SCARBOROUGH SHOAL – March 2017
The Philippines, has found itself in the eye of the storm after China took over traditional Philippine fishing grounds about a hundred miles off its west coast. In 2014, Chinese Coast Guard crews pounded them with water cannon and ordered them to leave. China has since occupied the area known as Scarborough Shoal, despite the Philippines having a defence treaty with the United States, should it come under attack. Humphrey Hawksley has been to the fishing village most affected and discovered that beyond the high-level diplomacy things were not exactly as they seemed.
His black hat is emblazoned with the slogan TRY!. He wears a sleeveless bright purple T-shirt. His eyes are narrowed from the sun’s glare, his skin leathery after a lifetime at sea. Muscles bulging, he’s a big man, too big really for the small motorcycle and side car which he calls Team Monster and with which he now makes ends meet by taking passengers here and there.
Jurrick Joson is standing at the end of a dirt track road with shacks and small stalls on one side and the gently lapping West Philippine Sea on the other. The water stretches off in a mix of bright tropical blues and murky greys towards a place, about a day’s sail away, called Bajo de Masinloc or Lower Masinloc. It’s a triangular chain of reefs and rocks with a large lagoon inside, named after Jurrick’s northern Philippine home town. Generations of his family have earned their living fishing there.
“I am so angry,” he says, his eyes flitting between his motorcycle and the sea. “If I had a gun, I would have fought them. If America supports us, we should go to war with them.”
Visibly shaken, Jurrick says he still has nightmares about the day three years ago when his fishing boat was buzzed by Chinese helicopters, threatened by armed men in speedboats and blasted with water cannon.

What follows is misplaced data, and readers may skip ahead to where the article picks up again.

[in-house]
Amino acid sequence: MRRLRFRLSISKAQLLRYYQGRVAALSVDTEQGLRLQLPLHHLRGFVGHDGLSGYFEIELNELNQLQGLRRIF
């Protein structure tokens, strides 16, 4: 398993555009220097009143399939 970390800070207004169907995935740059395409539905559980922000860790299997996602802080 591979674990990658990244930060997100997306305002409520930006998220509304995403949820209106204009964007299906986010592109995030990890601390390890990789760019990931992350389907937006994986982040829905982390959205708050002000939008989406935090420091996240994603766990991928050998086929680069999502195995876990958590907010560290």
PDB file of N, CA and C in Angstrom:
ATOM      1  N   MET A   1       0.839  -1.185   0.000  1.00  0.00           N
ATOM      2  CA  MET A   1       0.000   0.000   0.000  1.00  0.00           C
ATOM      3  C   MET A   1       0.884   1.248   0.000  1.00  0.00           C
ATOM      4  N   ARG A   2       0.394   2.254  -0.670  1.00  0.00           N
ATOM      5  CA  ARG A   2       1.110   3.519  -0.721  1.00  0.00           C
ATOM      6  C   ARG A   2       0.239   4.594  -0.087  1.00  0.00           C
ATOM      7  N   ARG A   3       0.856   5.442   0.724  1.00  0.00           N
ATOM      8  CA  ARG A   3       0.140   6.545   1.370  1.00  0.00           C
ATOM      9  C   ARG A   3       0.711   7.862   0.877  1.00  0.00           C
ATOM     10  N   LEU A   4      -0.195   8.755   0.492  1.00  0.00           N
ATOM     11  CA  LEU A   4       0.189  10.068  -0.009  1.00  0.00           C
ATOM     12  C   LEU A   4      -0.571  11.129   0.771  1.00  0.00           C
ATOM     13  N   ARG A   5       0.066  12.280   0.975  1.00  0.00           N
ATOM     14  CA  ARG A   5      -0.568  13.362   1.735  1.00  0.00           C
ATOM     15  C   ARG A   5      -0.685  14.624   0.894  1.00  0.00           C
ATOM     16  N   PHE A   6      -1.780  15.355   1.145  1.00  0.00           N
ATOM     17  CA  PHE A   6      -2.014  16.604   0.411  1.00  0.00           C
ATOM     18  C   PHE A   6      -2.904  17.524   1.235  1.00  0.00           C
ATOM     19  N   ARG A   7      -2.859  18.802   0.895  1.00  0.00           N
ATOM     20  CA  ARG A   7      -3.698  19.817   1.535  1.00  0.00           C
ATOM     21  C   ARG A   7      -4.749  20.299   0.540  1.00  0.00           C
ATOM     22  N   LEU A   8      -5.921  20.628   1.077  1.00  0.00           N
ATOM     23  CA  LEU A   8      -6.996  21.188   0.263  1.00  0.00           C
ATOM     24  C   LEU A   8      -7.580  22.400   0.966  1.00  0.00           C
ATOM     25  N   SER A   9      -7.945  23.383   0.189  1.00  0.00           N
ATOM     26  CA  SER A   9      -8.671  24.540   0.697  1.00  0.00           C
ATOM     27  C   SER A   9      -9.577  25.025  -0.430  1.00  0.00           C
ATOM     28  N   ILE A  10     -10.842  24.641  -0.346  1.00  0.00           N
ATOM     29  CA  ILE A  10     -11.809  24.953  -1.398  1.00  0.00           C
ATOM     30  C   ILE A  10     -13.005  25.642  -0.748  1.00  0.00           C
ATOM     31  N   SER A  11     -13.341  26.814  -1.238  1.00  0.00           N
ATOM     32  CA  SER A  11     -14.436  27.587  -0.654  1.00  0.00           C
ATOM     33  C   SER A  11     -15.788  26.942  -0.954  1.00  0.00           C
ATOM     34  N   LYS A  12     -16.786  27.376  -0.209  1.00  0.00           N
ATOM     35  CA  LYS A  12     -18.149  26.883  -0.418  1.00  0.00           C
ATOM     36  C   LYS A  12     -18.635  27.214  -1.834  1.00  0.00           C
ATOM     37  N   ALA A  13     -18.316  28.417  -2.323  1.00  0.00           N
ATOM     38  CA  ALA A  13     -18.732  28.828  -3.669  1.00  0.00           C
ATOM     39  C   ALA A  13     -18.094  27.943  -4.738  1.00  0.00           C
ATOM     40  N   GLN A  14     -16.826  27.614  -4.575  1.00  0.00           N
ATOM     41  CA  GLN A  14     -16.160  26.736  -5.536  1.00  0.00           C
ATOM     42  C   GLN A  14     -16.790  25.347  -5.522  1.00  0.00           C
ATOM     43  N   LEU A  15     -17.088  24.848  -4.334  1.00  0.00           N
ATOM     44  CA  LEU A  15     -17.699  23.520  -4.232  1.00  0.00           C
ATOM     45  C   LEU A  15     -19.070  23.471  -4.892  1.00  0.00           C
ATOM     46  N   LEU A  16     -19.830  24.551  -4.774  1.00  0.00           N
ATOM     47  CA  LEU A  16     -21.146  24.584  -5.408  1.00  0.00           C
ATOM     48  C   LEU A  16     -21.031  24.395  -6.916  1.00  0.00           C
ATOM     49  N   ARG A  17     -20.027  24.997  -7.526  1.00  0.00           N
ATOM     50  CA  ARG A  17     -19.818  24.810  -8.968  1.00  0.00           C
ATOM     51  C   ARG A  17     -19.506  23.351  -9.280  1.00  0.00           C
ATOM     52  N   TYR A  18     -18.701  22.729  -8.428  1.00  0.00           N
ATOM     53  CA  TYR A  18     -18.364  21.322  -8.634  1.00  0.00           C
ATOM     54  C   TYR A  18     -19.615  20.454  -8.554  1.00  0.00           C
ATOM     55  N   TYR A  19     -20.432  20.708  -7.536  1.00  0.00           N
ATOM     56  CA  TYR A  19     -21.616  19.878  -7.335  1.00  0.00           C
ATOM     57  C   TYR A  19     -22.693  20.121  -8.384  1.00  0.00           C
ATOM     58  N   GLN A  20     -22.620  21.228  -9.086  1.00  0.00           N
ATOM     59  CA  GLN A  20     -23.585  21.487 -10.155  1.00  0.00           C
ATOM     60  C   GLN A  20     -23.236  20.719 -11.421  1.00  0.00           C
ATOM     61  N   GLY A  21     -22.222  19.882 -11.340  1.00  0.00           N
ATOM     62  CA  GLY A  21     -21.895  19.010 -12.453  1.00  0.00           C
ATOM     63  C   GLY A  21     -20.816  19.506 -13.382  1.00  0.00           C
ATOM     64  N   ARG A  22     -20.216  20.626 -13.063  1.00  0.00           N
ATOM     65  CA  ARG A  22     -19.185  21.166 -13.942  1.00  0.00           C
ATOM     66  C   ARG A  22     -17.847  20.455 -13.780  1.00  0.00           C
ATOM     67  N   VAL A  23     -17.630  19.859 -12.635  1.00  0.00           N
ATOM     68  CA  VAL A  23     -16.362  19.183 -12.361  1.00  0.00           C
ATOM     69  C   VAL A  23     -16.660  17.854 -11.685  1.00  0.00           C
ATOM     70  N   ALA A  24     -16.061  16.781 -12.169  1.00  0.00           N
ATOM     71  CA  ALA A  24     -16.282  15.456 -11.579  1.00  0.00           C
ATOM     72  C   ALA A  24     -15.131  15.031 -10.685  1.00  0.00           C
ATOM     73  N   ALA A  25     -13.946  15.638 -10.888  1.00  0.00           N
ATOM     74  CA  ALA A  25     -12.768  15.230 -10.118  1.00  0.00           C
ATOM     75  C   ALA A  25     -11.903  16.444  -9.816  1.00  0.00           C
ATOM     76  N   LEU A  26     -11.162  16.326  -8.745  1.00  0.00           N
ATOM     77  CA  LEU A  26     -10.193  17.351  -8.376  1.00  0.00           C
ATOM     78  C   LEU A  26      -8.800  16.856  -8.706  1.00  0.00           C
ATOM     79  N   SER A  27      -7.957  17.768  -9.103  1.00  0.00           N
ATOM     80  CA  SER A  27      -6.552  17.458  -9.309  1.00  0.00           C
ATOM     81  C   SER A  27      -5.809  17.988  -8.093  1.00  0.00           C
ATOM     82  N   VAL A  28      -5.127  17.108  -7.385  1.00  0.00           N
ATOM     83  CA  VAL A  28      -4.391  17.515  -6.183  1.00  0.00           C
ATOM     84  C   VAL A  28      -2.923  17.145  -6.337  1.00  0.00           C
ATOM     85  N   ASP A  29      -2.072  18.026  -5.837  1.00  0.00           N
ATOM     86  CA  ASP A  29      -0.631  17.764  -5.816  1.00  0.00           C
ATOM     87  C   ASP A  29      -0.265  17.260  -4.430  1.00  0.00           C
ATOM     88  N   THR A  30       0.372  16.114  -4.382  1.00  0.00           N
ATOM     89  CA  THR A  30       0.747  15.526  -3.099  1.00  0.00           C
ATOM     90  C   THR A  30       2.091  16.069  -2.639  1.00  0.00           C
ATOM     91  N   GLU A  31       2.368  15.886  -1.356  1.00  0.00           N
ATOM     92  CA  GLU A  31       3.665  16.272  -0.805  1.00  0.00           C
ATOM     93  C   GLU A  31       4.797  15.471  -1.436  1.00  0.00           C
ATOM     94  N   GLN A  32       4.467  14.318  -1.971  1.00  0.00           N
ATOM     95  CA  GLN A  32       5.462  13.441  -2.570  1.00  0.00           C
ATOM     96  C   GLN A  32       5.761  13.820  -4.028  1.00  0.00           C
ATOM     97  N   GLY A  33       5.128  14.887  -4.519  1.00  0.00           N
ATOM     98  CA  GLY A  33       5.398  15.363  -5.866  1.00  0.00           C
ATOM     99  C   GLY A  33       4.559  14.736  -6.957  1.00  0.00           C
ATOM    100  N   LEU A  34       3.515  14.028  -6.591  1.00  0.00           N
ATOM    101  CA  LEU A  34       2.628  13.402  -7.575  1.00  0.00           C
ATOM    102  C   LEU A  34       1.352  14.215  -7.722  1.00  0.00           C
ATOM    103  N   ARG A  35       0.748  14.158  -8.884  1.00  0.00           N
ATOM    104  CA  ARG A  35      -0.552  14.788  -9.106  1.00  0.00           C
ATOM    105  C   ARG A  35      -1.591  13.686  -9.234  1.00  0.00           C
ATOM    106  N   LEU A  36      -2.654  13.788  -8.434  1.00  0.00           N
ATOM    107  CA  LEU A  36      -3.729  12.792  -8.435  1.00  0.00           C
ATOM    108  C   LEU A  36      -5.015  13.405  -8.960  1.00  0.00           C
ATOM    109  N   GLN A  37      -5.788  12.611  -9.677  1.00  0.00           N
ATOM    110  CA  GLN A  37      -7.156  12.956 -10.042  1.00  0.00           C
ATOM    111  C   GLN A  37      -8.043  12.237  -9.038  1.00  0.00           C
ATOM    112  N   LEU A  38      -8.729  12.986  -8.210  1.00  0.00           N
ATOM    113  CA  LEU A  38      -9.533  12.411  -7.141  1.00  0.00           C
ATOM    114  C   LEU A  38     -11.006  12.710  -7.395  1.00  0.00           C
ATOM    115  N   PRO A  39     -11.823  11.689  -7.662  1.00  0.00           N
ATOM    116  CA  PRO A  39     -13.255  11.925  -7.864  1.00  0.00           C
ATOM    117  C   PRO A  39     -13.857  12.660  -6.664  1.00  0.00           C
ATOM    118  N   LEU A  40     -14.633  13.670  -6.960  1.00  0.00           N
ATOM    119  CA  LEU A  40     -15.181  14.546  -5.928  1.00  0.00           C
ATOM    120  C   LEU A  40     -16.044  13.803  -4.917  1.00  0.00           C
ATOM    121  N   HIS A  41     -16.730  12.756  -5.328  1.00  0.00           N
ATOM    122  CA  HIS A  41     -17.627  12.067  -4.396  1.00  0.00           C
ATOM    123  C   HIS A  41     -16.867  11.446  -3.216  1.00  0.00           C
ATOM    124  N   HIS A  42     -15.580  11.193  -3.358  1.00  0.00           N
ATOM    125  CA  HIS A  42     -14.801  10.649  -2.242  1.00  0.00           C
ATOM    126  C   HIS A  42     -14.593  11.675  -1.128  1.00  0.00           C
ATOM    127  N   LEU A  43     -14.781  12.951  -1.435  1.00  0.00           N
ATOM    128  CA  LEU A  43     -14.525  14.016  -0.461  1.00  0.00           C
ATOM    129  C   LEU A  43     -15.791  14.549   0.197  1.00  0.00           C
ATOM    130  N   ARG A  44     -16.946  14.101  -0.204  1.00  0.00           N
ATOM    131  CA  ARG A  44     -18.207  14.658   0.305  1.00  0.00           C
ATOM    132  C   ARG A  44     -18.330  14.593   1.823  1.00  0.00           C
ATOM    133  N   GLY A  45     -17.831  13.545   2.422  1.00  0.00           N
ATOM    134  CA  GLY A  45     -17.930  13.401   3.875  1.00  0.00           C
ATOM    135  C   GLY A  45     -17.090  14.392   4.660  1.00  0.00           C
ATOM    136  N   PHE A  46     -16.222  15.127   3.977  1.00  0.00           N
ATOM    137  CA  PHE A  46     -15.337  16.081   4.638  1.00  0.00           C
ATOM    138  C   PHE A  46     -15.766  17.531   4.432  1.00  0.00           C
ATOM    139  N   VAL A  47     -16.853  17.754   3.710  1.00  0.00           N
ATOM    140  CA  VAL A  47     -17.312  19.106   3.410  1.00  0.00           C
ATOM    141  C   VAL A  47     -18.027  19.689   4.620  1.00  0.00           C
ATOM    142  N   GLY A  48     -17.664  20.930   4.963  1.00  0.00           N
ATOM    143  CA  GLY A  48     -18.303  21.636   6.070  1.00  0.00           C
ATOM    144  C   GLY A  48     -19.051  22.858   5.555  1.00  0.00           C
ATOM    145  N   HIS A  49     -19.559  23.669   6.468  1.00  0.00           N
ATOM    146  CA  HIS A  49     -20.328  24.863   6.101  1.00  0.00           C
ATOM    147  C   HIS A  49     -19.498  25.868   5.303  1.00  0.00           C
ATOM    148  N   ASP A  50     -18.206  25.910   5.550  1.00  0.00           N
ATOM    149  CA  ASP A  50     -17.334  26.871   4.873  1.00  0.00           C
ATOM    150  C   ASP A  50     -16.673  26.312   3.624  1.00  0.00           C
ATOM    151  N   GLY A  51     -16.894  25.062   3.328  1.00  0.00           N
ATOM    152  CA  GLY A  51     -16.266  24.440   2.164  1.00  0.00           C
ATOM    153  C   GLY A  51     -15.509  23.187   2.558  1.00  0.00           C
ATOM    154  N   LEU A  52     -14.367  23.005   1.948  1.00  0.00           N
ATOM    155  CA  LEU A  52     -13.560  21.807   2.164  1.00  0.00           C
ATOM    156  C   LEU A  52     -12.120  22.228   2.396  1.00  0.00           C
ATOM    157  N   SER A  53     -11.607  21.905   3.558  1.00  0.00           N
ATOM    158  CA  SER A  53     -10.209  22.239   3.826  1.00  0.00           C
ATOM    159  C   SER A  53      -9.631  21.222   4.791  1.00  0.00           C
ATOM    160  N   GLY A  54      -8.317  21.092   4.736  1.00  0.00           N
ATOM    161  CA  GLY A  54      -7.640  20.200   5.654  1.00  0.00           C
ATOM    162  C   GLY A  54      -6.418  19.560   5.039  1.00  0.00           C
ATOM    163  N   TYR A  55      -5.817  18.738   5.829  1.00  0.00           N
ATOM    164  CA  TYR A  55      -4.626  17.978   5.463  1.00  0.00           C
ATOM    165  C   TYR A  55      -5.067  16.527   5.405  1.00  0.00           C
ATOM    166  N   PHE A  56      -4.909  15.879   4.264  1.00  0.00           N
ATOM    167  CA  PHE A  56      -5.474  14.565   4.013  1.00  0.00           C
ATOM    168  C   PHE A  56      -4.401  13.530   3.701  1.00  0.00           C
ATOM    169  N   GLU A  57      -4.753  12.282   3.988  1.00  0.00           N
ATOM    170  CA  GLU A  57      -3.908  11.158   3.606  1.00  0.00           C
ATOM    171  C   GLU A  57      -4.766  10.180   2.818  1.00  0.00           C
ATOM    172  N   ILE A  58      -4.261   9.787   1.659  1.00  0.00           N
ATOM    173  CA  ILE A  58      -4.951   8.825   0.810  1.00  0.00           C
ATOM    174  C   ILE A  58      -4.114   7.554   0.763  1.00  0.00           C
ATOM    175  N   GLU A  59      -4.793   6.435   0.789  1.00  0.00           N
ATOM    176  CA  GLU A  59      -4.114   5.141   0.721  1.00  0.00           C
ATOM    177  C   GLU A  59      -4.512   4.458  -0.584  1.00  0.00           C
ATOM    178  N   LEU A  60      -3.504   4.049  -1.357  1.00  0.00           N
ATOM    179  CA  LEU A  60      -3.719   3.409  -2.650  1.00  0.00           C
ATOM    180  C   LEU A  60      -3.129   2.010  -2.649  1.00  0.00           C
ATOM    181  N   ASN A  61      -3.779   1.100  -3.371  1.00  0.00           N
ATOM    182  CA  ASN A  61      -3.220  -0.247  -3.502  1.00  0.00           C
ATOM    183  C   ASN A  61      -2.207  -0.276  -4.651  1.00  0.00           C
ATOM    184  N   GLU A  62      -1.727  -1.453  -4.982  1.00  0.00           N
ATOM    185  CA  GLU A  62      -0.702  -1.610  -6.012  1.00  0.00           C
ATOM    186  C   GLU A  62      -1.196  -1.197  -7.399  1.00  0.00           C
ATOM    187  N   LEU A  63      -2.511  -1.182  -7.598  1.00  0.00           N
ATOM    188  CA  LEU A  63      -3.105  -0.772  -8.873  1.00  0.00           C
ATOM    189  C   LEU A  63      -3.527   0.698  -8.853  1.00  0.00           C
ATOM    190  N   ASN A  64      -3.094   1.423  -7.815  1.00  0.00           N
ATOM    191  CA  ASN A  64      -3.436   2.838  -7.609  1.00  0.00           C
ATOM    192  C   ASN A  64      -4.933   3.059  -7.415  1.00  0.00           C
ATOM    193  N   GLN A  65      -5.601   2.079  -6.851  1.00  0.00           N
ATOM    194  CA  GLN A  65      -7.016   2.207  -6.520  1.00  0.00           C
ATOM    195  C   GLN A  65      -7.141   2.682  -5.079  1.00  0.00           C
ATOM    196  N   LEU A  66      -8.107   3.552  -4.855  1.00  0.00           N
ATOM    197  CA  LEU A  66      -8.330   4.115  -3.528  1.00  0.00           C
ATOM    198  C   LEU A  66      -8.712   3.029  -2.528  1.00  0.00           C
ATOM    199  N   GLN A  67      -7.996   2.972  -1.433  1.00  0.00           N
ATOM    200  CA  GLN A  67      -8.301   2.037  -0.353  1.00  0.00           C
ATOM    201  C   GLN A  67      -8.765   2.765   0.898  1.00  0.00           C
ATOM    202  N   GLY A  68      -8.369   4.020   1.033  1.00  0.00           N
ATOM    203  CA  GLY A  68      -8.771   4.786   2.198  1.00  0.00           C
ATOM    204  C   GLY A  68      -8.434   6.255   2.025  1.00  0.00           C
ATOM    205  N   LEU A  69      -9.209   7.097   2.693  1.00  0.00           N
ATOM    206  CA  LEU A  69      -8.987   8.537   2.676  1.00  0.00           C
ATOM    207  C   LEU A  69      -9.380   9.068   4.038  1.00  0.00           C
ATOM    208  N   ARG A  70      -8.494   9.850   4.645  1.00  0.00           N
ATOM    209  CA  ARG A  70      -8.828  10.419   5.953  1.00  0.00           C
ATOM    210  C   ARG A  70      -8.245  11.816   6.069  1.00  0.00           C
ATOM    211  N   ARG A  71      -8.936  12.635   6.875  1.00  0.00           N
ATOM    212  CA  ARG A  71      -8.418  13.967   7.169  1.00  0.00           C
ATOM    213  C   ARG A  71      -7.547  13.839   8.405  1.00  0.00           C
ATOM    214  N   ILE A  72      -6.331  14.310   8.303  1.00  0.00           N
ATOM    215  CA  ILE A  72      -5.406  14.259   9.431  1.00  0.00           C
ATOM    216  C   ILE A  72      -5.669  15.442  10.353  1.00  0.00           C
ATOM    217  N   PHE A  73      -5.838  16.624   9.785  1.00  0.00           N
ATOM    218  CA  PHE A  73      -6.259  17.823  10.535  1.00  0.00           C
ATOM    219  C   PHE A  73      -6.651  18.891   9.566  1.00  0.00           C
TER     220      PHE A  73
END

“This powerful jet of water smashed into my boat,” he says. “Then it hit me directly and I was thrown into the sea. I tried to scramble up and they hit me again. It was as if they really wanted to kill me.”
Jurrick managed to cling on and pull himself to safety. The Philippine fishing boats retreated and since then China has occupied the reef, arguing that it lies within Chinese territorial waters. These waters are also known as the South China Sea, and the fishing ground as Scarborough Shoal. Last year an international tribunal at the Hague ruled that China had violated international law and that there was no legal basis to its territorial claims.
But so far that has counted for nothing. Despite having a defence treaty with the United States, the Philippines was told that America would not go to war with China over a fishing reef. It does raise the question among many Filipinos of exactly when the USA *would* step in and resist China’s bullying behaviour.
But, the way things unfolded for Jurrick may show the style in which China plans to unseat America as the prevailing power in the Asia Pacific region.
First, in October, knowing his country was outgunned, the new, bullish President Rodrigo Duterte flew to Beijing to cut a deal: Chinese investment in exchange for his keeping quiet about Scarborough Shoal. Next, a Chinese official suddenly appeared in Masinloc itself, all smiles and handshakes, and invited members of the local fishing association to visit China — all expenses paid.
The chairman, Leonardo Cuaresma, a slight, bespectacled man, tells how they were shown around a marine research ship and a hi-tech fisheries center and sent on the bullet train from southern China to more meetings in Beijing. At the end of the tour, China put in an offer to buy all of Masinloc’s fish.
“I don’t know if we can trust them,” said Leonardo thoughtfully. “But we might have to.”
Then, Jurrick got word that it was safe to work again around Scarborough Shoal. In fact, President Duterte wanted the fishermen out there. Jurrick was unsure at first, unable to shake off his nightmares. But the day I saw him he had just come back from a week’s fishing there. He glanced affectionately across to his boat, moored at the water’s edge. Wide bamboo stabilisers stretched from a long canoe-like hull, painted in yellows, greens and blues, all lashed together with ropes and wires. From a bygone age, you could see it was no match for Chinese fishing technology or for that matter its water cannon.
That week’s work earned Jurrick ten times more than ferrying passengers on his motorcycle. In recent years, he had been unable to provide for his wife, Melinda, and their four children. It got so bad that Melinda had to get work as a domestic helper in Saudi Arabia where she is now.
“I had lost all my confidence,” he said, his lip quivering as he ended his story. “I am a fisherman. It is who I am. Now that I can do that again, Melinda can come back and we can live as a family.”